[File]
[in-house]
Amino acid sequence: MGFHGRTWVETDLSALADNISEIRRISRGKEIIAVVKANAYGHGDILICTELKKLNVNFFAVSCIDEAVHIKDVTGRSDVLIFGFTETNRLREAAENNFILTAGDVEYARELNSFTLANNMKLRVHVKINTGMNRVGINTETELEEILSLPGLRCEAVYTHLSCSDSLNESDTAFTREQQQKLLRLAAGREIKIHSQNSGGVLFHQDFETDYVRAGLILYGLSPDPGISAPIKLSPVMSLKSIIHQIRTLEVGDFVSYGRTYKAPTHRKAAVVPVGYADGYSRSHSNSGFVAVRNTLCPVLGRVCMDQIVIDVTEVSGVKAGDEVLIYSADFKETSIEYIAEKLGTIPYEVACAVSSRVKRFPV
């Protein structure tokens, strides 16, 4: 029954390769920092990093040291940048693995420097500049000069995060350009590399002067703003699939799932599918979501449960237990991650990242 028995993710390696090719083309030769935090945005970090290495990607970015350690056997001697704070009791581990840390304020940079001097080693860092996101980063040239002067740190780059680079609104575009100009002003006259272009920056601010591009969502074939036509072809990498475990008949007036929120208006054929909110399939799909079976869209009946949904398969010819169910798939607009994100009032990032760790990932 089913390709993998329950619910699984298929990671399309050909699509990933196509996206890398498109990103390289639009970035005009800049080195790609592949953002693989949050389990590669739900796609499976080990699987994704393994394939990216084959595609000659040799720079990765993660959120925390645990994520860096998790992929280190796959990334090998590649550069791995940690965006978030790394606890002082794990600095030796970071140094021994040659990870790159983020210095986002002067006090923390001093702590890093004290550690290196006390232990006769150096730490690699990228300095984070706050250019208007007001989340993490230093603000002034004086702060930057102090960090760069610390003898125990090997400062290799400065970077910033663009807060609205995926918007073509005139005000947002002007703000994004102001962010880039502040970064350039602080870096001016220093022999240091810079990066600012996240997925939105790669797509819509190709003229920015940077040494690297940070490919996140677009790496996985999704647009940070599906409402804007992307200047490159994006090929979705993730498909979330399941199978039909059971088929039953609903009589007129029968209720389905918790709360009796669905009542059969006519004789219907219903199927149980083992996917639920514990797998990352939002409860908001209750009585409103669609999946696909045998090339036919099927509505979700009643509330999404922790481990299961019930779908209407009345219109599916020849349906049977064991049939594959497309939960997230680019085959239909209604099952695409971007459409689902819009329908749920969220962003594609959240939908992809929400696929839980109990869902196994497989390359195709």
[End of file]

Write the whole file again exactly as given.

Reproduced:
[in-house]
Amino acid sequence: MGFHGRTWVETDLSALADNISEIRRISRGKEIIAVVKANAYGHGDILICTELKKLNVNFFAVSCIDEAVHIKDVTGRSDVLIFGFTETNRLREAAENNFILTAGDVEYARELNSFTLANNMKLRVHVKINTGMNRVGINTETELEEILSLPGLRCEAVYTHLSCSDSLNESDTAFTREQQQKLLRLAAGREIKIHSQNSGGVLFHQDFETDYVRAGLILYGLSPDPGISAPIKLSPVMSLKSIIHQIRTLEVGDFVSYGRTYKAPTHRKAAVVPVGYADGYSRSHSNSGFVAVRNTLCPVLGRVCMDQIVIDVTEVSGVKAGDEVLIYSADFKETSIEYIAEKLGTIPYEVACAVSSRVKRFPV
């Protein structure tokens, strides 16, 4: 029954390769920092990093040291940048693995420097500049000069995060350009590399002067703003699939799932599918979501449960237990991650990242 028995993710390696090719083309030769935090945005970090290495990607970015350690056997001697704070009791581990840390304020940079001097080693860092996101980063040239002067740190780059680079609104575009100009002003006259272009920056601010591009969502074939036509072809990498475990008949007036929120208006054929909110399939799909079976869209009946949904398969010819169910798939607009994100009032990032760790990932 089913390709993998329950619910699984298929990671399309050909699509990933196509996206890398498109990103390289639009970035005009800049080195790609592949953002693989949050389990590669739900796609499976080990699987994704393994394939990216084959595609000659040799720079990765993660959120925390645990994520860096998790992929280190796959990334090998590649550069791995940690965006978030790394606890002082794990600095030796970071140094021994040659990870790159983020210095986002002067006090923390001093702590890093004290550690290196006390232990006769150096730490690699990228300095984070706050250019208007007001989340993490230093603000002034004086702060930057102090960090760069610390003898125990090997400062290799400065970077910033663009807060609205995926918007073509005139005000947002002007703000994004102001962010880039502040970064350039602080870096001016220093022999240091810079990066600012996240997925939105790669797509819509190709003229920015940077040494690297940070490919996140677009790496996985999704647009940070599906409402804007992307200047490159994006090929979705993730498909979330399941199978039909059971088929039953609903009589007129029968209720389905918790709360009796669905009542059969006519004789219907219903199927149980083992996917639920514990797998990352939002409860908001209750009585409103669609999946696909045998090339036919099927509505979700009643509330999404922790481990299961019930779908209407009345219109599916020849349906049977064991049939594959497309939960997230680019085959239909209604099952695409971007459409689902819009329908749920969220962003594609959240939908992809929400696929839980109990869902196994497989390359195709």